Typically Citroën, the sporty CitroënSM went its own way in styling and features. Unique oleopneumatic suspension could vary ride height over a towering range.
Citroën, the veteran French automaker, was into "high tech" long before we'd ever heard the term. It pioneered front-wheel drive with its famous Traction Avant sedans of 1934. Next came the futuristic DS19 of 1955, with a high-pressure hydraulic system for powering the brakes as well as a unique oleopneumatic suspension system with integral self-levelling. By the Sixties, Citroën had a reputation for cars engineered like no other, which would later include the Citroën SM.
Though Citroën had been toying with the idea of a fast sporty coupe, its four-cylinder engines just weren't up to the job. But in 1968, Citroën took over Maserati, the famed Italian sports-car builder, and suddenly the idea seemed plausible.
Soon after this merger was formalized, Citroën learned how resourceful, speedy, and efficient Maserati's designers could be. Accordingly, it asked the Italians to develop a new high-performance engine of about 2.7 liters (French car taxes took a vertical leap above 2.8-liters displacement) that might power a sportier Citroën and a new Maserati.
The result was a 90-degree V-6 with twin overhead camshafts per cylinder bank, actually a close relative of Maserati's existing right-angle quad-cam V-8. With 170 bhp in standard form, it was deemed suitable not only for the new Citroën but a downmarket version of Maserati's mid-engine Bora. The latter, called Merak, was tuned initially for 190 horsepower, later 220 bhp.
Citroën, meantime, set about designing its own new GT, which emerged as the Citroën SM (for "Sport Maserati"). Riding a 116.1-inch wheelbase and measuring a grand 192.8 inches long overall, it was a heavy (3200-pound), extravagantly equipped 2 + 2 styled along the lines of the DS sedans, with a low, shapely nose and abbreviated overhangs front and rear. Setting it apart was a sloped roofline ending in a high tail, with a lift-up hatch incorporating a large, curved backlight.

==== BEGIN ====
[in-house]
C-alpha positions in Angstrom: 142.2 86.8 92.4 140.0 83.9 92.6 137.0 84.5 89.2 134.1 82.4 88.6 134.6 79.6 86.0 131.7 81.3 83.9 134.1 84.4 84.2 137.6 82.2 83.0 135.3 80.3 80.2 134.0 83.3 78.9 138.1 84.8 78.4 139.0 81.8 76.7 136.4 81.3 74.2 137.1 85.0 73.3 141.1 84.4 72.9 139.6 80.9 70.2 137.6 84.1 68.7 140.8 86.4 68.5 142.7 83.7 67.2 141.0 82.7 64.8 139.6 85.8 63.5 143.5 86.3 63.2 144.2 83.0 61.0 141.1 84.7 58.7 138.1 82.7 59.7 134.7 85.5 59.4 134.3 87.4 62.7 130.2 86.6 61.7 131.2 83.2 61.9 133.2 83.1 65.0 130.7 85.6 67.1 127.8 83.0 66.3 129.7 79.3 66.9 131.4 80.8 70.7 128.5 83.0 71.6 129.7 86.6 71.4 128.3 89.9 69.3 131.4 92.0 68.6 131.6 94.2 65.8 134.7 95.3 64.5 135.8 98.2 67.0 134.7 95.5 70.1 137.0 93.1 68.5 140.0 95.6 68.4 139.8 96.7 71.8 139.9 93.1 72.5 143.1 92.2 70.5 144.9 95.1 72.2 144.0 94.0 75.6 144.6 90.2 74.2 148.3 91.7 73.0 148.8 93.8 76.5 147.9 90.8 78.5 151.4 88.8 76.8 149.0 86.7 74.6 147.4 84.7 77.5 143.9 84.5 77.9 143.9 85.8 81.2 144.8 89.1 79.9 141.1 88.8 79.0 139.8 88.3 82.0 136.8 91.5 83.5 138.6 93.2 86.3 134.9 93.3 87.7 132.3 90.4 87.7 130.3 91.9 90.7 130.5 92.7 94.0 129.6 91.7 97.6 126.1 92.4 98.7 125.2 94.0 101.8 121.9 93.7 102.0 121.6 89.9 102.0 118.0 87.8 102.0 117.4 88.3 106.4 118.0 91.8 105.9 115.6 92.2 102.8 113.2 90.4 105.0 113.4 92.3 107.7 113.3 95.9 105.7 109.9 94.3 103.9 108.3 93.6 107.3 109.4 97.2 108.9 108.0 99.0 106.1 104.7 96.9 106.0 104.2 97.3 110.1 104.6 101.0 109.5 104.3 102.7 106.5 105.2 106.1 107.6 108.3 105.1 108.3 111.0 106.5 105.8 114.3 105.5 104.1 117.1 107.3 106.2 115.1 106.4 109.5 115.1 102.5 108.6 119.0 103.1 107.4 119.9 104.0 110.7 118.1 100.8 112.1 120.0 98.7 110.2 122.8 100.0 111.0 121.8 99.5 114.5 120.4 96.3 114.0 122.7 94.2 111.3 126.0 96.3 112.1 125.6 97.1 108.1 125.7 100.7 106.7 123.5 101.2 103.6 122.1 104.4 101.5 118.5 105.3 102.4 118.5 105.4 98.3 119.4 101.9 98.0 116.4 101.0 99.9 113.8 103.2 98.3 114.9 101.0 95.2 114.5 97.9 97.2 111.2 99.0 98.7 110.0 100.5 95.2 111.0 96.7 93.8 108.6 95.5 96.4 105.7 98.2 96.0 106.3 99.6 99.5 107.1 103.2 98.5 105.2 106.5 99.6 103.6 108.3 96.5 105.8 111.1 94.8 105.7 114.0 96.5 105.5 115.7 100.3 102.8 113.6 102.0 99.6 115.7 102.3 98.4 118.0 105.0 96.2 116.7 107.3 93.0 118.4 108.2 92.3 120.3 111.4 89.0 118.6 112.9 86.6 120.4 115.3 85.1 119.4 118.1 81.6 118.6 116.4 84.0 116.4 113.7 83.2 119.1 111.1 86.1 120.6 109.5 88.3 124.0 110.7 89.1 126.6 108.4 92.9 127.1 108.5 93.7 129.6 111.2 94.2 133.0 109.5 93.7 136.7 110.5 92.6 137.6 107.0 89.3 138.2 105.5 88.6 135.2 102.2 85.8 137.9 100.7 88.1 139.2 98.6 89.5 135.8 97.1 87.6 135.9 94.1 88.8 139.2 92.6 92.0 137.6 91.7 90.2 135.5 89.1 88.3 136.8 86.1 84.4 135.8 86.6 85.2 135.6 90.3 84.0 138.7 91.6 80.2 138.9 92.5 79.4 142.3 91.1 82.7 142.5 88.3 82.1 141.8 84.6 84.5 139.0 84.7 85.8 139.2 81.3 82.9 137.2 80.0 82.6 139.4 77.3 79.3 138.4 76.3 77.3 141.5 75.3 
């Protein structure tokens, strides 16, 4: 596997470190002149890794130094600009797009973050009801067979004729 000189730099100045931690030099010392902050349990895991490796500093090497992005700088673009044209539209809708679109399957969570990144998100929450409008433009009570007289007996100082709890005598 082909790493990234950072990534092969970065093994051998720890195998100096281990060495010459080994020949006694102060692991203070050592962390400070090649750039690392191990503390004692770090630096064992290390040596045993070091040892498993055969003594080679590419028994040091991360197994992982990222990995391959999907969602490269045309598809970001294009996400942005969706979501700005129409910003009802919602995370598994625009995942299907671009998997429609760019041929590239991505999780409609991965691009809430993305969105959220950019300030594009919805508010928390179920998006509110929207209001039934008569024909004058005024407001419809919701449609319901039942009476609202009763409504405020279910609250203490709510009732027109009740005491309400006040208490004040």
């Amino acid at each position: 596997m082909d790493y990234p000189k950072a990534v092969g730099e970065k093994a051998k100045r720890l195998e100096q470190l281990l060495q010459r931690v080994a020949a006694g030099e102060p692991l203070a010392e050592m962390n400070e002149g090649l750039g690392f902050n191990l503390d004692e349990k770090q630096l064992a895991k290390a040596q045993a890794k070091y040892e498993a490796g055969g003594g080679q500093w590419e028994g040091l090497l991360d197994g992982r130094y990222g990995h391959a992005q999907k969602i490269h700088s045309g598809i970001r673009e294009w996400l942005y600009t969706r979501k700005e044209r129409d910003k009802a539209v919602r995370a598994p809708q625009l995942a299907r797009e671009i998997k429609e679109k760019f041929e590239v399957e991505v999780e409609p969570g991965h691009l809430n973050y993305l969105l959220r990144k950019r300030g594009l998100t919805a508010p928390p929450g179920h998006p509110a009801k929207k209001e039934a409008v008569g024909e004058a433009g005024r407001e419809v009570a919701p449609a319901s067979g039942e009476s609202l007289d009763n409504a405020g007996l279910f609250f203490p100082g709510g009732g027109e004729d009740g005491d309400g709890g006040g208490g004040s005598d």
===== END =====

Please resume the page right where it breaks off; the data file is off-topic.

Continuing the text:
Unusual even for Citroën, the Citroën SM had no fewer than six headlights (basically a conventional quad-lamp system plus auxiliary driving lights), with the inboard units linked to the steering so that they'd turn with the front wheels -- shades of the Tucker! European models mounted this luminary sextet behind a full-width transparent cover, with a center section for the license plate. Both cover and driving lamps were omitted for the American market as not meeting federal regulations.
The Citroën SM's V-6 sat longitudinally behind the front-wheel centerline to drive through a beefy 5-speed gearbox (also used in the Merak as well as the later mid-engine Lotus Esprit and Peugeot's mid-Eighties 205 Turbo 16 Group B rally car). As on the big Citroëns, brakes (here, four-wheel discs) and all-independent suspension continued to be powered hydraulically from engine-driven pumps, but now the steering was too. Lightning quick @ mere 2.0 turns lock-to-lock), it would self-center at rest without any driver assistance -- a bit unnerving to the uninitiated.